Vinod Mehta passes away

Mon 09 Mar 2015
New Delhi, March 09, 2015 (Agencies) Veteran journalist and founding editor of “Outlook” magazine Vinod Mehta, 73, passed away on Sunday after a few months of illness. He was suffering from severe lung infection and on life support. He died of multiple organ failure, said All India Institute of Medical Science spokesman Amit Gupta here.

“Frank and direct in his opinions, Vinod Mehta will be remembered as a fine journalist and writer. Condolences to his family on his demise,” tweeted Prime Minister Narendra Modi.

Born in Rawalpindi, Pakistan, in 1942, Mehta was a distinguished editor who successfully launched a number of publications such as the “Sunday Observer”, “Indian Post”, “The Independent”, “The Pioneer” (Delhi edition) and, finally, “Outlook”. Mehta was three years old when he migrated to India along with his family after Partition. The family settled in Lucknow, where he completed his schooling and received a bachelor's degree.

Leaving home with a BA third-class degree, he experimented with a string of jobs, including that of a factory hand in suburban Britain, before accepting an offer to edit men's magazine “Debonair” in 1974.  Years later, he shifted to Delhi, where he launched the Delhi edition of “The Pioneer” newspaper.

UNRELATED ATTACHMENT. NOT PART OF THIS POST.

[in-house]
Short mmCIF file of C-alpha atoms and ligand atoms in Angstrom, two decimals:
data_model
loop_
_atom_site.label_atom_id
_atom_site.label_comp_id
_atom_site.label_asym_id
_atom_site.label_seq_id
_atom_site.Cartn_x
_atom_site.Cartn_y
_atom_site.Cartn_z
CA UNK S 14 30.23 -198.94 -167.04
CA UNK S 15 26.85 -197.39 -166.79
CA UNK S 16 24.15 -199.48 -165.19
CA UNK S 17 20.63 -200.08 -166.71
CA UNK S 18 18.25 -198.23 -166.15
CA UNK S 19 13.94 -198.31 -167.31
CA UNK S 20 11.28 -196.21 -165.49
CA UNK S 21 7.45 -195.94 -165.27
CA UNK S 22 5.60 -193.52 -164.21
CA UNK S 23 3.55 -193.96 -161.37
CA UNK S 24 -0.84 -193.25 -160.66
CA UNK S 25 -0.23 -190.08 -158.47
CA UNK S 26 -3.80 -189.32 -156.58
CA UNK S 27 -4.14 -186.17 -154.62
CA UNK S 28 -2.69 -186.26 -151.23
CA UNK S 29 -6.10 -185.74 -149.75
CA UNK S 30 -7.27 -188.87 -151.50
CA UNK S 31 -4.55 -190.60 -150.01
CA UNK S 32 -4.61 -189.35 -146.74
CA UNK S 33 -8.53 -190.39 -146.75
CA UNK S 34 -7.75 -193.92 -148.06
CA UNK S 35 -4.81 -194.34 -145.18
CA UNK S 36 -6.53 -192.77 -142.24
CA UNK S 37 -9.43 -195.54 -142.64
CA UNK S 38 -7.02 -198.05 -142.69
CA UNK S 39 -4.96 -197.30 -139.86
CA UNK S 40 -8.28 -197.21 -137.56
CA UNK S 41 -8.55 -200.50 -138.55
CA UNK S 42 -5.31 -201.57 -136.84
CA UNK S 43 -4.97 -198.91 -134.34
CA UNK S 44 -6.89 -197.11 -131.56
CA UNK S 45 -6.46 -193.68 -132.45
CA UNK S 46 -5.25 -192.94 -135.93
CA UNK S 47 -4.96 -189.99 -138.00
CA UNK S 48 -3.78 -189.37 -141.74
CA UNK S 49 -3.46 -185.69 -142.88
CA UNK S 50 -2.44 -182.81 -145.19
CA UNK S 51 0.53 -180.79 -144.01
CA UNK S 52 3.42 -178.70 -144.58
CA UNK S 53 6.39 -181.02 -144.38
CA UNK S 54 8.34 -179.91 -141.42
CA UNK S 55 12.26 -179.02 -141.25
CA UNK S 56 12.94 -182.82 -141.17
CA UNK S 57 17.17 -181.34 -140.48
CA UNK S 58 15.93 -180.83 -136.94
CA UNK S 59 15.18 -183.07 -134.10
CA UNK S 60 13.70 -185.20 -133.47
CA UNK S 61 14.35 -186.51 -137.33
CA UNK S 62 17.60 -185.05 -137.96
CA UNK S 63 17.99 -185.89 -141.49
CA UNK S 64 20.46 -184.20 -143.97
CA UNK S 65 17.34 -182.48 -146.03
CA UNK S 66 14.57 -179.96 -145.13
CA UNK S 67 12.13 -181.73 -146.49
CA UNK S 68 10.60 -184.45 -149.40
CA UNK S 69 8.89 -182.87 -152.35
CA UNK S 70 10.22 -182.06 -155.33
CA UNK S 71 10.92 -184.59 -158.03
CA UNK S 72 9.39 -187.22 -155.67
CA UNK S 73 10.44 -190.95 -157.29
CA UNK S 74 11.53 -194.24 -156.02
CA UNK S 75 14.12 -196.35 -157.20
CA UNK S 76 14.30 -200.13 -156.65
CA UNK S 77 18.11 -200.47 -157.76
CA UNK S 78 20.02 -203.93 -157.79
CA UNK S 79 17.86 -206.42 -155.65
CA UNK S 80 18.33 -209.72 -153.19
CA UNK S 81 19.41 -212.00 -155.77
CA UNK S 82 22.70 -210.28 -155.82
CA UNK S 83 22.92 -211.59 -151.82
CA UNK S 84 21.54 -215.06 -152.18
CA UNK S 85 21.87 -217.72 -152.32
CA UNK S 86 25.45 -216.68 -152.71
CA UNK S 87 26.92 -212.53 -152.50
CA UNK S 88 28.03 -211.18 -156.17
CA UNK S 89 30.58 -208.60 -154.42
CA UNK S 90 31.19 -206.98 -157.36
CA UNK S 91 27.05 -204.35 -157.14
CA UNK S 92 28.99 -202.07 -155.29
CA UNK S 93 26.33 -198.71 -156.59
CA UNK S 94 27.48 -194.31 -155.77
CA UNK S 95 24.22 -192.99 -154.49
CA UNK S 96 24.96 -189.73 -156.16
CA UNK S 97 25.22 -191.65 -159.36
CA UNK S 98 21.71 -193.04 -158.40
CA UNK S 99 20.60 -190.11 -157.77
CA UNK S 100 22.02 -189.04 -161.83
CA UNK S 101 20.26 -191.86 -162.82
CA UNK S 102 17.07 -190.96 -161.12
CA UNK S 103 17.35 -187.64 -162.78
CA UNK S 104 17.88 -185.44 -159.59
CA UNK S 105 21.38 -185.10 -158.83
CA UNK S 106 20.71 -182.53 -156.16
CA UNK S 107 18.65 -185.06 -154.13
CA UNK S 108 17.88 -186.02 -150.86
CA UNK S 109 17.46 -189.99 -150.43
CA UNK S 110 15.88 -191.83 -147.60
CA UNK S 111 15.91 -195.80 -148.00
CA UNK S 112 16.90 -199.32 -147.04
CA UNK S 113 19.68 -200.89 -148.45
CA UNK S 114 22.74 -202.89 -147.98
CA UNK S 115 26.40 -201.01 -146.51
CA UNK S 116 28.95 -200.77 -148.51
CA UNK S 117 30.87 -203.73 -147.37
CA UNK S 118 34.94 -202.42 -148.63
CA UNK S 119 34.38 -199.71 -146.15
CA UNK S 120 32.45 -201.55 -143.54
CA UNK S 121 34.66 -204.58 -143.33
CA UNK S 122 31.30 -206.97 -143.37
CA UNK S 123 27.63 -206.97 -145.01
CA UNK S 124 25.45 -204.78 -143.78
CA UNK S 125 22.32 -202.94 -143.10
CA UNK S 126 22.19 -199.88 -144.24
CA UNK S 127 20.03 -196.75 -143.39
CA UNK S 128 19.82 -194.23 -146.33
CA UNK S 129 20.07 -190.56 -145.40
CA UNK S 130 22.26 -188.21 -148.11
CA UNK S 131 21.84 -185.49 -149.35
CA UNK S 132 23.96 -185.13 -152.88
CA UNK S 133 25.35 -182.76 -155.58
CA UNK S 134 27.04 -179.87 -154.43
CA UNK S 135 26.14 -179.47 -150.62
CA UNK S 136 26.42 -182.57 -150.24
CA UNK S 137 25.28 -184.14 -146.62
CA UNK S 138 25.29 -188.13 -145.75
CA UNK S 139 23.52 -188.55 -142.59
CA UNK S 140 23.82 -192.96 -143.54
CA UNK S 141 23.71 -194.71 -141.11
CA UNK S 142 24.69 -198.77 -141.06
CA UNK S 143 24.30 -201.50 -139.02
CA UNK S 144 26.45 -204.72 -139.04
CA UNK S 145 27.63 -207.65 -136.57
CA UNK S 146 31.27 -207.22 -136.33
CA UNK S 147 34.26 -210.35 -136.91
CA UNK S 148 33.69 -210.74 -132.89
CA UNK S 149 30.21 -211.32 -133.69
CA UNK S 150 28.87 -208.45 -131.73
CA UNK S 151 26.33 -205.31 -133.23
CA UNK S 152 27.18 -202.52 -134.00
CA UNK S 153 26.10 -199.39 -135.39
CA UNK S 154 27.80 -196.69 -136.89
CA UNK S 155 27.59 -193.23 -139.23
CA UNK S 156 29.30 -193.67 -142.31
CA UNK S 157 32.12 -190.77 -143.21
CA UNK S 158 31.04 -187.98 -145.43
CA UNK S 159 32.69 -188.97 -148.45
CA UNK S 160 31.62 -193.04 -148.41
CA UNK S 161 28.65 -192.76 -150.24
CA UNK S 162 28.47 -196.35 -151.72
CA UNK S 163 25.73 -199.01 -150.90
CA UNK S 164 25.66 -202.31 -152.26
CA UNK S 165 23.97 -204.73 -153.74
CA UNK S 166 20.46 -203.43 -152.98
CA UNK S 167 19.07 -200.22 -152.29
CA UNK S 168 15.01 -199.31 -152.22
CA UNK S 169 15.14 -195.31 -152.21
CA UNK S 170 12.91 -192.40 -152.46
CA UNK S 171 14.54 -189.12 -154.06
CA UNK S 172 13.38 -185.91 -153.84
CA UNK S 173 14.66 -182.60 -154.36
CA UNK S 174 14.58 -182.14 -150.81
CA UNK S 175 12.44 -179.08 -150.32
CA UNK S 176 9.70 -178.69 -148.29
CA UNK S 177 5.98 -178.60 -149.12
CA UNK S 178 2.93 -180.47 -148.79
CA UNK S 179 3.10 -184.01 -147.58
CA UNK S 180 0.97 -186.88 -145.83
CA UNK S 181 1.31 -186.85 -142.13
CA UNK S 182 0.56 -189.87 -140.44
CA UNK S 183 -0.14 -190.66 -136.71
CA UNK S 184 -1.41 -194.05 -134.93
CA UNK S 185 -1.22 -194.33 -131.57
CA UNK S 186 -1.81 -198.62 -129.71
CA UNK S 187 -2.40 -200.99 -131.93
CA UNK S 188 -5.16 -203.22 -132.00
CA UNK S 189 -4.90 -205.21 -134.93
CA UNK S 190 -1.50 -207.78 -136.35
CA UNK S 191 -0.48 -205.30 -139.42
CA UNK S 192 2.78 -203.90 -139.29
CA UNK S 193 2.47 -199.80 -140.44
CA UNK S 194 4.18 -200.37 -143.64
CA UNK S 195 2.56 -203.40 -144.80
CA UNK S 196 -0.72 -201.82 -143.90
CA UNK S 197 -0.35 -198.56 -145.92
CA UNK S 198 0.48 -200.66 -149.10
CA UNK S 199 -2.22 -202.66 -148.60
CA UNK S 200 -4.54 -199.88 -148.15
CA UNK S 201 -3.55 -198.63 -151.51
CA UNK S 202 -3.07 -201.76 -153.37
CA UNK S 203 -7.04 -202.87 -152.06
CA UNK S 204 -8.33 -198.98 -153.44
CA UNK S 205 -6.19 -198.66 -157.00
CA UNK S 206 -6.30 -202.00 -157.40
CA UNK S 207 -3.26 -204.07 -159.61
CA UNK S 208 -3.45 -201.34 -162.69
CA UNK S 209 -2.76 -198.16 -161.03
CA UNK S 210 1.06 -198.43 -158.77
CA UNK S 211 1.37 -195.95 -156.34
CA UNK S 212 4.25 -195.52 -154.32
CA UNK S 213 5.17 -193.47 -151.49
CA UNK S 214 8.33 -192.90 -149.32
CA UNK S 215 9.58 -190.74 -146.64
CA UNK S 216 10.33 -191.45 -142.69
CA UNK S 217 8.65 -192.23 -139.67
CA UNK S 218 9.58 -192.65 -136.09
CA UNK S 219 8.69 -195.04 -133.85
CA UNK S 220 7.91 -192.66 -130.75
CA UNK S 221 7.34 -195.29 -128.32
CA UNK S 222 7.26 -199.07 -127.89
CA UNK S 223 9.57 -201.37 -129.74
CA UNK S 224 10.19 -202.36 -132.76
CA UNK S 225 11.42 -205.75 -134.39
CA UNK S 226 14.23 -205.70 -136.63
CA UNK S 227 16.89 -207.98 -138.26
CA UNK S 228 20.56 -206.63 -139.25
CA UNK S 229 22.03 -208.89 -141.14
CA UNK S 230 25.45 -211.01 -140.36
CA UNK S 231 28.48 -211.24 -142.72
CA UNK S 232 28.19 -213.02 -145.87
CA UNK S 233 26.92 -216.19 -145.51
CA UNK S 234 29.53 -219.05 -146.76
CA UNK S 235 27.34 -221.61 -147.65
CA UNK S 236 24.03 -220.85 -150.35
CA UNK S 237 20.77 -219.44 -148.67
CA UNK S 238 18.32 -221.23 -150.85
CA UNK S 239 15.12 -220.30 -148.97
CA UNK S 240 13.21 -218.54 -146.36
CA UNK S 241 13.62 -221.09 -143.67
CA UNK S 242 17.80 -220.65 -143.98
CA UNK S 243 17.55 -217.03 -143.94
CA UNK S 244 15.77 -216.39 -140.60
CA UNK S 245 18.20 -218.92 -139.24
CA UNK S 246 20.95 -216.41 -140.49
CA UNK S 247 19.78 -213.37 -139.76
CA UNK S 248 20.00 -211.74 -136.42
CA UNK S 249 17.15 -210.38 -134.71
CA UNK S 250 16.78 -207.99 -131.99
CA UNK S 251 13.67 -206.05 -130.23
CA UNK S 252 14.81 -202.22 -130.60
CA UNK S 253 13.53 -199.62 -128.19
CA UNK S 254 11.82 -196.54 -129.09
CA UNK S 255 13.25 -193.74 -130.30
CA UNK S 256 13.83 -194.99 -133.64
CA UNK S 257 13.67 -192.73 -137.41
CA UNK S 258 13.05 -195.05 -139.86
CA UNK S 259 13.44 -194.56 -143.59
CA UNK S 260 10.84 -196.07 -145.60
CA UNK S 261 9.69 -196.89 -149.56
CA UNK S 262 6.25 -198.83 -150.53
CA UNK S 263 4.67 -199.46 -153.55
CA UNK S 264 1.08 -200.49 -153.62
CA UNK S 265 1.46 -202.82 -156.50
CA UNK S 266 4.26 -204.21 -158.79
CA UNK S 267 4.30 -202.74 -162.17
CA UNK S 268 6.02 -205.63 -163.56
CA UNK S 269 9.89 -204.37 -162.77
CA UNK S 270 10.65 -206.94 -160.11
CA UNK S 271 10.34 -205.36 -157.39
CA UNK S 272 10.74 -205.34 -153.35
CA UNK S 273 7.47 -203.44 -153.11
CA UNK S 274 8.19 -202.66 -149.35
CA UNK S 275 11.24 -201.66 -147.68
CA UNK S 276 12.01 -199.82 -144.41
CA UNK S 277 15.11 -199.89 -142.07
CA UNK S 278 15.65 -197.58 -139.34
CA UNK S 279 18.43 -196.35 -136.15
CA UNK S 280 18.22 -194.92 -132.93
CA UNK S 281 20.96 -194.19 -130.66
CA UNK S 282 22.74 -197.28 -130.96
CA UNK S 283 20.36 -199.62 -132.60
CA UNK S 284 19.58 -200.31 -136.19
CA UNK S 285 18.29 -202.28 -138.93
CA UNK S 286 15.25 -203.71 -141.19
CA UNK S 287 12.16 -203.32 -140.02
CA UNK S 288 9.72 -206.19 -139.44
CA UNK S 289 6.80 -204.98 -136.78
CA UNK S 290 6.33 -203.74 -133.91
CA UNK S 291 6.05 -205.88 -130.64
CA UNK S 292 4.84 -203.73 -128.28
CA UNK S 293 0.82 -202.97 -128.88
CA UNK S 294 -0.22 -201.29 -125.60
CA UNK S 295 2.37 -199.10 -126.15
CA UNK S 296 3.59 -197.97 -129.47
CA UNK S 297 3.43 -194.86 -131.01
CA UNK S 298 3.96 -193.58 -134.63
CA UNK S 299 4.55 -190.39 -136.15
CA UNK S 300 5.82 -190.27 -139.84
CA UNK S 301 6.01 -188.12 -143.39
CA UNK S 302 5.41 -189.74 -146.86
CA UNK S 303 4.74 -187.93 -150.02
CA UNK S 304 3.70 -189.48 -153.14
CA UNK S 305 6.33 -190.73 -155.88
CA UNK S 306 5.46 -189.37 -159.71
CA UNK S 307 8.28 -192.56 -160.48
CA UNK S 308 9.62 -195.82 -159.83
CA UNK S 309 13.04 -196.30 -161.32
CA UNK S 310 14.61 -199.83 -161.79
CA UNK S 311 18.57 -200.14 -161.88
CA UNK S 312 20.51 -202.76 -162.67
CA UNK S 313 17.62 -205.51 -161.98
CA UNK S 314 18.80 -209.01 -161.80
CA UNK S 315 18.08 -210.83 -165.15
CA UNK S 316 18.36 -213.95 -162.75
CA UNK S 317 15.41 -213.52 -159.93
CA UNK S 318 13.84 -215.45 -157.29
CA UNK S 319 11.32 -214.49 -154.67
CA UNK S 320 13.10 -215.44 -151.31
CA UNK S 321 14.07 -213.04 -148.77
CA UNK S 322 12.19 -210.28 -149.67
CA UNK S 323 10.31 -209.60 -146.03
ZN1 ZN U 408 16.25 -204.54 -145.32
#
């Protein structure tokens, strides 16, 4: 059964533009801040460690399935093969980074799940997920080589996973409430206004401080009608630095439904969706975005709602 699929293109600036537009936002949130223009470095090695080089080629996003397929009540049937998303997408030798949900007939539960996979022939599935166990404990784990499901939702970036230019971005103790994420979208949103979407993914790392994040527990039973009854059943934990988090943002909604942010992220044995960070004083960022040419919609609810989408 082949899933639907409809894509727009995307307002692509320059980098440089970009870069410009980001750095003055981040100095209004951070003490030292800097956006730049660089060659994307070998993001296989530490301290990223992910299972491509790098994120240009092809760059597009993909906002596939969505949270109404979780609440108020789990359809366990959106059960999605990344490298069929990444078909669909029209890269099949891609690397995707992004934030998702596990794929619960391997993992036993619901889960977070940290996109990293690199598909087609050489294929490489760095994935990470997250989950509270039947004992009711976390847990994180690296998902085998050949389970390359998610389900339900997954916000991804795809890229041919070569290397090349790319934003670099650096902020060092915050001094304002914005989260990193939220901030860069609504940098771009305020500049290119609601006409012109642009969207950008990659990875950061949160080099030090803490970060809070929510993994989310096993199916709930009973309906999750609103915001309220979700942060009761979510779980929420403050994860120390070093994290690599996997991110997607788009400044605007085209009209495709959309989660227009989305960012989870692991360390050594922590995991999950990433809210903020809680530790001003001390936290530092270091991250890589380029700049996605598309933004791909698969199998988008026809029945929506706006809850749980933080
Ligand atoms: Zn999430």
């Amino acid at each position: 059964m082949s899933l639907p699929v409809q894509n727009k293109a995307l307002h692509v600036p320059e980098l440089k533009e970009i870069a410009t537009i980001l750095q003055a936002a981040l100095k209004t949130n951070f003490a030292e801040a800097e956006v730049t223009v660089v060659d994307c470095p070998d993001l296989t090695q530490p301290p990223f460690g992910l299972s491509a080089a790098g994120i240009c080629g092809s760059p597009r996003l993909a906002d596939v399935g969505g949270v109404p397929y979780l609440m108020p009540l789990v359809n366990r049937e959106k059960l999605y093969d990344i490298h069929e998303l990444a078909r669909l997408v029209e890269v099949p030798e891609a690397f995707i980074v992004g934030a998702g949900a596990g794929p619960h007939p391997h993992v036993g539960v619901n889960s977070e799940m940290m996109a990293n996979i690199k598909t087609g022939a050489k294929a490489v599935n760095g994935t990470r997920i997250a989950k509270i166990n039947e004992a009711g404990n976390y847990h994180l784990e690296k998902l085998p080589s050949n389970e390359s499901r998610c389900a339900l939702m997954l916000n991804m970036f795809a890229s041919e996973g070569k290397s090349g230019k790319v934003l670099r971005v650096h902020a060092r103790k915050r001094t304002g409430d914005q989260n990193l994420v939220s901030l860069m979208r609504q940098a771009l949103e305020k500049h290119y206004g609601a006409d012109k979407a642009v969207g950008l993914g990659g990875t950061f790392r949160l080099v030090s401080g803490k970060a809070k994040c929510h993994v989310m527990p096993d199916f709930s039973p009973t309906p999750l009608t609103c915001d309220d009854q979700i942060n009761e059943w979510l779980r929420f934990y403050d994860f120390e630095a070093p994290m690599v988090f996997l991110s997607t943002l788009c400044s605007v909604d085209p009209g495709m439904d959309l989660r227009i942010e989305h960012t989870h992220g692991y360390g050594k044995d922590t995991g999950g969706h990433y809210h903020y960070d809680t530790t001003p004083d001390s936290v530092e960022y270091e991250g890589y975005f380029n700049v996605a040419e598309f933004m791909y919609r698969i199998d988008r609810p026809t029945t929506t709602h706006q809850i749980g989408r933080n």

His longest stint was in “Outlook”, which he launched in 1995 and continued till a couple of years ago, when he retired as an editor of the magazine and became the editorial chairman of the Outlook group. He was also popular in television debates.

His 2011 autobiography is titled “Lucknow Boy”. He recently published another book, “Editor Unplugged”, but could not attend its launch in December last year because of illness.

Mehta is survived by his wife Sumita. The couple don't have any children. In “Lucknow Boy”, Mehta said he has a daughter from an affair in his younger days. He said nobody, other than his wife, knew about his daughter until he wrote about it in the memoir.

Several political leaders, like Sonia Gandhi, L K Advani, Arun Jaitley, Rajyavardhan Rathore and Delhi Deputy Chief Minister Manish Sisodia, along with scores of journalists, attended his funeral.

Tributes poured in on social media as a large section of his friends, colleagues and readers praised him as an editor who could stand up to political pressure or threats from industrialists.

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